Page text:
For the better part of 20 years, I have been a subscriber to The New York Times. Have it delivered, every day. I'm too busy for the whole thing -- I leaf through most of it every other day. Once a quarter or so I'll read a whole Saturday edition cover to cover, which is very satisfying. There are some truly wonderful discoveries to be made on those pages. When I'm through with the paper, about once a week I'll toss it to my next-door neighbor, an ex-New Yorker, who enjoys even day-old coverage.
It ain't cheap. It runs about $10 a week, and so when the quarterly bill comes, I write a check in the $130 range. Until a few months ago, I did it gladly.
But now my long romance with the daily Times is coming to an end. Why? Disagreement with the paper's editorial policies? A desire to switch all my news gathering to the internet? Loss of interest in the wide spectrum of events and trends that the paper chronicles?
Nope. Believe it or not, I'm quitting the Times over labels.
Several months ago, the trademark blue plastic bag in which the Times is delivered (typically double-bagged to protect against Oregon rain) started showing up with a label on it. A paper label, with my name and address on it. A label that's impossible to remove without ripping the bag.
For me, it's just another annoying security and recycling issue that I can do without. Having had my identity stolen once, I don't discard anything with my name on it without first shredding the item or obliterating my name and address. You can't shred a plastic bag in my shredder, so this means a daily trip to the drawer where the black marker is kept, to get the marker to blacken out my name and address.
Then where? The Times bag, which once was easily recycled at any number of Portland locations, can't be recycled with the label on it. And so it's got to go in the landfill, or be kept in a separate pile from our other plastic bags for kitty litter duty. As a religious recycler, I've already got about six or eight different piles going, and starting yet another one is not an option, for mental health reasons if nothing else.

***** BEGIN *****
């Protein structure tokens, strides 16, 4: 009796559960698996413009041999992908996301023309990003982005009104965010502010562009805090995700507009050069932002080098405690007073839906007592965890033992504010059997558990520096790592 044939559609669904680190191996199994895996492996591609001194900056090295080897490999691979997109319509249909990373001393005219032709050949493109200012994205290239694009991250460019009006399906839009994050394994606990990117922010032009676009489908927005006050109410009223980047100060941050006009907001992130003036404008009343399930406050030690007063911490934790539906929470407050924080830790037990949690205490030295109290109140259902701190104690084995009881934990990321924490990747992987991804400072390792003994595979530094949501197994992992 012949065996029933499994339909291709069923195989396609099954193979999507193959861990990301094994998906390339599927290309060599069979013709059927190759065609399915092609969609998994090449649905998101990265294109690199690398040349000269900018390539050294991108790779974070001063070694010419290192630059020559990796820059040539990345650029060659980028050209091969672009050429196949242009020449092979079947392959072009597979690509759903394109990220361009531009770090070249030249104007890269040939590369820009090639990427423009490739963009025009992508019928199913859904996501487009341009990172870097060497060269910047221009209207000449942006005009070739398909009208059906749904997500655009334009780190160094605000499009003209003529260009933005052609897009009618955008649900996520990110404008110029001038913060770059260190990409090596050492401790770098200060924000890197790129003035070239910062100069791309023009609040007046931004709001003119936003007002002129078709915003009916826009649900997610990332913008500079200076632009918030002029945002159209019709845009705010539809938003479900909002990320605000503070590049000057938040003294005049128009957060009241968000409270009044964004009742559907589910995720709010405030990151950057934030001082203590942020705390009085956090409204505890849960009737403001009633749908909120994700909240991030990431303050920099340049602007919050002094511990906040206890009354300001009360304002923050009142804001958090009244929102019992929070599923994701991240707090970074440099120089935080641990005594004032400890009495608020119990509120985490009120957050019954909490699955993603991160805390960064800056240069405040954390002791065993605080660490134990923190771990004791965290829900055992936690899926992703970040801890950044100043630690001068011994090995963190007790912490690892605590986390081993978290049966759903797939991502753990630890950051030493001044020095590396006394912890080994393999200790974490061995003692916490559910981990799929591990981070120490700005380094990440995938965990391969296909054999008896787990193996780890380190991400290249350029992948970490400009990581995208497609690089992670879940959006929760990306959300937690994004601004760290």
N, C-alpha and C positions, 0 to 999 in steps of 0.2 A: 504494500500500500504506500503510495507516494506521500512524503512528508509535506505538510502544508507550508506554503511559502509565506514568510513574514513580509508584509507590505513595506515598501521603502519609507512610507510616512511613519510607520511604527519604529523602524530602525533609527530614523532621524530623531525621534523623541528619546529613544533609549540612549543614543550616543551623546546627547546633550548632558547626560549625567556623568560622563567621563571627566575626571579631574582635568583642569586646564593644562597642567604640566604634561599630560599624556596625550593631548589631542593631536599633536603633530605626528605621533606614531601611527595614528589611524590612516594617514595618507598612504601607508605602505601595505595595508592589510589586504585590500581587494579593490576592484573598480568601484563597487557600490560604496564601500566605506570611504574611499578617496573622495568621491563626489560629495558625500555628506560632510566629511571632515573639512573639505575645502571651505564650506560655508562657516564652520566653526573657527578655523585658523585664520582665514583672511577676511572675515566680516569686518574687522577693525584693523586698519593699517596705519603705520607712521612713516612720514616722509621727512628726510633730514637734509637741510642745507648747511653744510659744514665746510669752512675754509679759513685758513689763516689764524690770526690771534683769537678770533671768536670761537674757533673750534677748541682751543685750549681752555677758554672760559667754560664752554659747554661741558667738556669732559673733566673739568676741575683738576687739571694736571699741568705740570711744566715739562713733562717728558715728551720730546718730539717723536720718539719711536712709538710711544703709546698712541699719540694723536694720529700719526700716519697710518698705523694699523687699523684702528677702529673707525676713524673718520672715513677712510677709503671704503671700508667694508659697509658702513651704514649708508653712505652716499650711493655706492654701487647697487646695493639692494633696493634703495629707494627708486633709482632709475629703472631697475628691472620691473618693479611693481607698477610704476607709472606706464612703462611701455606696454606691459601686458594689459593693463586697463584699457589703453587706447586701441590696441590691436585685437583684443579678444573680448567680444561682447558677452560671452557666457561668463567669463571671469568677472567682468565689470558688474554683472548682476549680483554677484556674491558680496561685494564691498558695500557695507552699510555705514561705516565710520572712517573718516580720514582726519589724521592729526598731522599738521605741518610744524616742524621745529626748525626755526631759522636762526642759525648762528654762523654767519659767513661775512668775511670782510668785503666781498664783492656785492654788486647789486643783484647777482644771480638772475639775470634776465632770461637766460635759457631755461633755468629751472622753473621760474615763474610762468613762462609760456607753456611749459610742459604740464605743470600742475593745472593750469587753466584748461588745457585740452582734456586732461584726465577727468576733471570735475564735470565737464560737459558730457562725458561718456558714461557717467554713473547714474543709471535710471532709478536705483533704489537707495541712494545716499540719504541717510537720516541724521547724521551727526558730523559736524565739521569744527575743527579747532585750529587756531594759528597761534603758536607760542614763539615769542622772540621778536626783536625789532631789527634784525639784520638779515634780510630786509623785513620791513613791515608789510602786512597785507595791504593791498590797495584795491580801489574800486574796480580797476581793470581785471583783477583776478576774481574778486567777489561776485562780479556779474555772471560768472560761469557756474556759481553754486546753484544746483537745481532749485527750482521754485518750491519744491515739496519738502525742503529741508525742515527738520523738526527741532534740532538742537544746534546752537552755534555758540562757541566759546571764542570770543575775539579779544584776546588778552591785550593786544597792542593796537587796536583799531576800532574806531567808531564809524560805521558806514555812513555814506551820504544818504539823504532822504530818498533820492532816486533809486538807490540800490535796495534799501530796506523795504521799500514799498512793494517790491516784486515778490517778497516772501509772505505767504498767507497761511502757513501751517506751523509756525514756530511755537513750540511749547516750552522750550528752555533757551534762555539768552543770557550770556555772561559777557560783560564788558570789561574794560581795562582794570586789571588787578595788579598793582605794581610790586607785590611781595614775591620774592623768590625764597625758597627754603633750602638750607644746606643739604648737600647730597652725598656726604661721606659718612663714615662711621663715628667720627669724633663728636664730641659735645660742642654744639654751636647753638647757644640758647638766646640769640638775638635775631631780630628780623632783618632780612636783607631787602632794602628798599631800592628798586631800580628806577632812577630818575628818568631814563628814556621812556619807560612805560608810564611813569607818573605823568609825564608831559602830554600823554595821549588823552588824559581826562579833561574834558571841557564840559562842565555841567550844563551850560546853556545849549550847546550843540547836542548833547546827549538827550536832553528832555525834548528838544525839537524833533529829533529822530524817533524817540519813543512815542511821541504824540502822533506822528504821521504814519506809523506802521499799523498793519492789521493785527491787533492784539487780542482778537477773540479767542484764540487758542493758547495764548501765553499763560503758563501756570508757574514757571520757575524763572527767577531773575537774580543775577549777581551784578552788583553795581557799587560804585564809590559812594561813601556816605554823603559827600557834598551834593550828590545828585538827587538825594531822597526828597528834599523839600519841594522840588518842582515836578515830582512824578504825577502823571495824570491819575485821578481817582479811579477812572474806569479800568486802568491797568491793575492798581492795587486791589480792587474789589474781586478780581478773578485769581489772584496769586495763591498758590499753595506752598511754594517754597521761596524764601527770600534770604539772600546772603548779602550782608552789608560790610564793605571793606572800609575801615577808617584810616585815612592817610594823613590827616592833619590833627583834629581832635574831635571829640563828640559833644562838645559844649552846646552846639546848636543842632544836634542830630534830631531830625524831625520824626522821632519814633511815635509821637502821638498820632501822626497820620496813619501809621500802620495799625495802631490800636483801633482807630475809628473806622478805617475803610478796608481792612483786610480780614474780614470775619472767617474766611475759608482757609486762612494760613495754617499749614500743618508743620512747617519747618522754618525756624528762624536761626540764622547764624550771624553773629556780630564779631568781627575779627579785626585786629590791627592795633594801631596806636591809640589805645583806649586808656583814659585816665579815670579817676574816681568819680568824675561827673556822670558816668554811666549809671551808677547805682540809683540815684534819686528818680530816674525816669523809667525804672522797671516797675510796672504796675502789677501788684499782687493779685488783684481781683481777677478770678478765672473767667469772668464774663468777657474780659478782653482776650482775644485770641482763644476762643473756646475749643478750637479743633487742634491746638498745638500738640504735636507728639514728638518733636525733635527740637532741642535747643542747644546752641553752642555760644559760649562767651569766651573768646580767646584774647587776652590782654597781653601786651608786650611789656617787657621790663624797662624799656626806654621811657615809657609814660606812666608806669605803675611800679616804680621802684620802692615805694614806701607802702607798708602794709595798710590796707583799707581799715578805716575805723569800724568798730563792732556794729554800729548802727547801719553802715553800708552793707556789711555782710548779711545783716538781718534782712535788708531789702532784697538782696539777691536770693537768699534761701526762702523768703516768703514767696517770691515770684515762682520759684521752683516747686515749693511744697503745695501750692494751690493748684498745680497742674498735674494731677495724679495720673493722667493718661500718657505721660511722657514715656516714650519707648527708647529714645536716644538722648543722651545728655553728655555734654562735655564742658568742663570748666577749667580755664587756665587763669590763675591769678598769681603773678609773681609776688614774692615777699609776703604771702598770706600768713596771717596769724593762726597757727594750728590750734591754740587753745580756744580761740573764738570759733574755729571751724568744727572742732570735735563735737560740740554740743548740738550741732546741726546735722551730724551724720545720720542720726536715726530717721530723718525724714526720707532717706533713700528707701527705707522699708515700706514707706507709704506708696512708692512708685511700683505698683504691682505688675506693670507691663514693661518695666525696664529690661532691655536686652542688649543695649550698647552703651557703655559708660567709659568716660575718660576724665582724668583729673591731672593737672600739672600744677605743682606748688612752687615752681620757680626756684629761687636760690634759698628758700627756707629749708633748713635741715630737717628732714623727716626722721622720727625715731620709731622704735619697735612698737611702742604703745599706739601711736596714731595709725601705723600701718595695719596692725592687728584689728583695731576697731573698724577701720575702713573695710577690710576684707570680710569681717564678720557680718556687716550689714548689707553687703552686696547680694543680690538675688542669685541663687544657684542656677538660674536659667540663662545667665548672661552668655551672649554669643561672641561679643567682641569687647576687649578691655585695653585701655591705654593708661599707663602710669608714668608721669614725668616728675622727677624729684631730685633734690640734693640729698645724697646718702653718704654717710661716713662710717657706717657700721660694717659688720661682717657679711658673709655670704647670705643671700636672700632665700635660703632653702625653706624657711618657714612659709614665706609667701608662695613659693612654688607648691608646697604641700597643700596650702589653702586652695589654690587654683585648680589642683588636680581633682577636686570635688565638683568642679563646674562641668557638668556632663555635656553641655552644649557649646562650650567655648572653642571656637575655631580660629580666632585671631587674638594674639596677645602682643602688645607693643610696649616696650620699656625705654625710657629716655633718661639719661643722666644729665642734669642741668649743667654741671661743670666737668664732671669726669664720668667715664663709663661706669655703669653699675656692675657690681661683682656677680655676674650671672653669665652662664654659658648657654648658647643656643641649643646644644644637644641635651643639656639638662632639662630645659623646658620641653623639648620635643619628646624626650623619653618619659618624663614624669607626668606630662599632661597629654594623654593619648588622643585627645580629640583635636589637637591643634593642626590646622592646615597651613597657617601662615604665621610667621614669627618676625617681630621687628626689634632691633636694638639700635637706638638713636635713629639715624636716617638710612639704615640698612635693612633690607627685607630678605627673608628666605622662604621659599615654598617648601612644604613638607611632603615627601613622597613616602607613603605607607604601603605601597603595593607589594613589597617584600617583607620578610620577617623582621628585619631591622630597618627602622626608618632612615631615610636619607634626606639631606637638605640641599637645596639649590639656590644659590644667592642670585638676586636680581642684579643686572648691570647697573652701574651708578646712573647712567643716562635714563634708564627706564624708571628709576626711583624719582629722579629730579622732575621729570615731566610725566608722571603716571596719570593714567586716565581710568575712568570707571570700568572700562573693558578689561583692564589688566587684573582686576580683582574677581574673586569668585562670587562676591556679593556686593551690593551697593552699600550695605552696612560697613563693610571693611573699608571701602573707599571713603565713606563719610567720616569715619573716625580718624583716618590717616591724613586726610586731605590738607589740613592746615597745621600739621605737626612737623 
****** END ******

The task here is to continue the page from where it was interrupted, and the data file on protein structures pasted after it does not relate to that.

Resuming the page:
So what is a customer supposed to do? I've called 800-NYTIMES on at least five occasions to complain about this. The folks who answer the phone (who have an accent, but it's not New York) assure me that I can have the labels omitted from my copies of the Times. The delivery person gets the message briefly, at least after some of the calls, but within a few days the labels are always back.
The last time I called, I specifically said I would cancel my subscription if the labels didn't stop. And today, I received not only today's paper with a label on it, but also yesterday's paper, delivered a day late, with a label on it.
The end. I'll pick up The Times at Starbucks once in a while, and I'm sure I'll leaf through the copy that's delivered every day to my workplace. But after a nice long run, my home subscription is history.
Just another one for my ever-expanding Grouchy Old Coot files, I guess.
Miles run year to date: 280
At this date last year: 129
Total run in 2013: 257
In 2012: 129
In 2011: 113
In 2010: 125
In 2009: 67
In 2008: 28
In 2007: 113
In 2006: 100
In 2005: 149
In 2004: 204
In 2003: 269